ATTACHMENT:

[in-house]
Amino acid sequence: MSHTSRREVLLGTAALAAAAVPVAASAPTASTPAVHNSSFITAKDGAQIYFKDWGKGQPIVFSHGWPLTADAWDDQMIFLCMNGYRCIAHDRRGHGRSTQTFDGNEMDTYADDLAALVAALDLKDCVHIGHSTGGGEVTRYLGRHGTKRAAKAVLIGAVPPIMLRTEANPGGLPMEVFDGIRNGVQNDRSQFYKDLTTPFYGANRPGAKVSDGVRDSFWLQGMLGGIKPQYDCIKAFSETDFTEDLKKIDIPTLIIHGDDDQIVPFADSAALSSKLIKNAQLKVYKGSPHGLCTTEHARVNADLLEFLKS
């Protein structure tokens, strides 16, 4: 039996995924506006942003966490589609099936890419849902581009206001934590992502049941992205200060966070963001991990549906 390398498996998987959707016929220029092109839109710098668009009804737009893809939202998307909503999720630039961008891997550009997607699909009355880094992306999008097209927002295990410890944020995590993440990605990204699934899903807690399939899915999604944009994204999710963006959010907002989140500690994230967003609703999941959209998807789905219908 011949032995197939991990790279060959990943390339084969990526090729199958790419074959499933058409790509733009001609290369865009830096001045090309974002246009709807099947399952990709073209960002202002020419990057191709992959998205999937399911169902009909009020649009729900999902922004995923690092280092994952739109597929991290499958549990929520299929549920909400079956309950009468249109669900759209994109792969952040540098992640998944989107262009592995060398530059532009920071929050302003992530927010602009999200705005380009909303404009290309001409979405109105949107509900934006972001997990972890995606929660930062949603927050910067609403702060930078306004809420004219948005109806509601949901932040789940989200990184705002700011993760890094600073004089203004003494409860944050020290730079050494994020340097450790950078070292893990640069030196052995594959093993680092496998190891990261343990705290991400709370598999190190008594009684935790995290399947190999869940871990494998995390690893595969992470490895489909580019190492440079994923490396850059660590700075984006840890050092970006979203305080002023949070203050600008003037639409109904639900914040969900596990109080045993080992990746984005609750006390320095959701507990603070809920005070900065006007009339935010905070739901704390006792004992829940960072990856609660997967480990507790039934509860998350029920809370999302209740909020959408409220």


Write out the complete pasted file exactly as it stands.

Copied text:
[in-house]
Amino acid sequence: MSHTSRREVLLGTAALAAAAVPVAASAPTASTPAVHNSSFITAKDGAQIYFKDWGKGQPIVFSHGWPLTADAWDDQMIFLCMNGYRCIAHDRRGHGRSTQTFDGNEMDTYADDLAALVAALDLKDCVHIGHSTGGGEVTRYLGRHGTKRAAKAVLIGAVPPIMLRTEANPGGLPMEVFDGIRNGVQNDRSQFYKDLTTPFYGANRPGAKVSDGVRDSFWLQGMLGGIKPQYDCIKAFSETDFTEDLKKIDIPTLIIHGDDDQIVPFADSAALSSKLIKNAQLKVYKGSPHGLCTTEHARVNADLLEFLKS
């Protein structure tokens, strides 16, 4: 039996995924506006942003966490589609099936890419849902581009206001934590992502049941992205200060966070963001991990549906 390398498996998987959707016929220029092109839109710098668009009804737009893809939202998307909503999720630039961008891997550009997607699909009355880094992306999008097209927002295990410890944020995590993440990605990204699934899903807690399939899915999604944009994204999710963006959010907002989140500690994230967003609703999941959209998807789905219908 011949032995197939991990790279060959990943390339084969990526090729199958790419074959499933058409790509733009001609290369865009830096001045090309974002246009709807099947399952990709073209960002202002020419990057191709992959998205999937399911169902009909009020649009729900999902922004995923690092280092994952739109597929991290499958549990929520299929549920909400079956309950009468249109669900759209994109792969952040540098992640998944989107262009592995060398530059532009920071929050302003992530927010602009999200705005380009909303404009290309001409979405109105949107509900934006972001997990972890995606929660930062949603927050910067609403702060930078306004809420004219948005109806509601949901932040789940989200990184705002700011993760890094600073004089203004003494409860944050020290730079050494994020340097450790950078070292893990640069030196052995594959093993680092496998190891990261343990705290991400709370598999190190008594009684935790995290399947190999869940871990494998995390690893595969992470490895489909580019190492440079994923490396850059660590700075984006840890050092970006979203305080002023949070203050600008003037639409109904639900914040969900596990109080045993080992990746984005609750006390320095959701507990603070809920005070900065006007009339935010905070739901704390006792004992829940960072990856609660997967480990507790039934509860998350029920809370999302209740909020959408409220």